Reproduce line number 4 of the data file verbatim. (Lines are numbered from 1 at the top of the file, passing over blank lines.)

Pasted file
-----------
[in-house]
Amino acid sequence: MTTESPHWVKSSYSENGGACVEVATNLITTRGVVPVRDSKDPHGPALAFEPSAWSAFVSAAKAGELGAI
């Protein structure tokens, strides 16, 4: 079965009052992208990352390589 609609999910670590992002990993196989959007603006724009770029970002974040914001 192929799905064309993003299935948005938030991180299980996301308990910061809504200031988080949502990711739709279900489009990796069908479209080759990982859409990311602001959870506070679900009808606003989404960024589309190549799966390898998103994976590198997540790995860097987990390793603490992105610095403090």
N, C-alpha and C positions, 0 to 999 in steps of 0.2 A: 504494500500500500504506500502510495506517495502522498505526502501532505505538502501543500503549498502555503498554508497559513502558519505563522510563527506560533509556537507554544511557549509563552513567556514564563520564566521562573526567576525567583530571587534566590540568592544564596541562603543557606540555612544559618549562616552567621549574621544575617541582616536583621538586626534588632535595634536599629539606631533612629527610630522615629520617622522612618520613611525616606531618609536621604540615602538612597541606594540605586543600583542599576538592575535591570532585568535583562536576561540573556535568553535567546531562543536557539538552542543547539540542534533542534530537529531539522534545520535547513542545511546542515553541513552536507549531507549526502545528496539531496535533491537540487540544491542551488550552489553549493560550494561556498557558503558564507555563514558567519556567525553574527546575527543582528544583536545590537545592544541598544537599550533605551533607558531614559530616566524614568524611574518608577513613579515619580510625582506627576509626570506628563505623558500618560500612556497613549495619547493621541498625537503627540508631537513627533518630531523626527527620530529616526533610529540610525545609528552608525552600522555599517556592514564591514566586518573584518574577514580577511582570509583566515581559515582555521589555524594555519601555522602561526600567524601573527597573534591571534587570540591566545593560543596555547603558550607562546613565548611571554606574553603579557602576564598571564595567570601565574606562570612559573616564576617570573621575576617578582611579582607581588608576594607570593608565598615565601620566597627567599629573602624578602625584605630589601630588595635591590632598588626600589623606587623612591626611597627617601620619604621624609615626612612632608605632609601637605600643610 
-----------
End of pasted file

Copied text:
N, C-alpha and C positions, 0 to 999 in steps of 0.2 A: 504494500500500500504506500502510495506517495502522498505526502501532505505538502501543500503549498502555503498554508497559513502558519505563522510563527506560533509556537507554544511557549509563552513567556514564563520564566521562573526567576525567583530571587534566590540568592544564596541562603543557606540555612544559618549562616552567621549574621544575617541582616536583621538586626534588632535595634536599629539606631533612629527610630522615629520617622522612618520613611525616606531618609536621604540615602538612597541606594540605586543600583542599576538592575535591570532585568535583562536576561540573556535568553535567546531562543536557539538552542543547539540542534533542534530537529531539522534545520535547513542545511546542515553541513552536507549531507549526502545528496539531496535533491537540487540544491542551488550552489553549493560550494561556498557558503558564507555563514558567519556567525553574527546575527543582528544583536545590537545592544541598544537599550533605551533607558531614559530616566524614568524611574518608577513613579515619580510625582506627576509626570506628563505623558500618560500612556497613549495619547493621541498625537503627540508631537513627533518630531523626527527620530529616526533610529540610525545609528552608525552600522555599517556592514564591514566586518573584518574577514580577511582570509583566515581559515582555521589555524594555519601555522602561526600567524601573527597573534591571534587570540591566545593560543596555547603558550607562546613565548611571554606574553603579557602576564598571564595567570601565574606562570612559573616564576617570573621575576617578582611579582607581588608576594607570593608565598615565601620566597627567599629573602624578602625584605630589601630588595635591590632598588626600589623606587623612591626611597627617601620619604621624609615626612612632608605632609601637605600643610 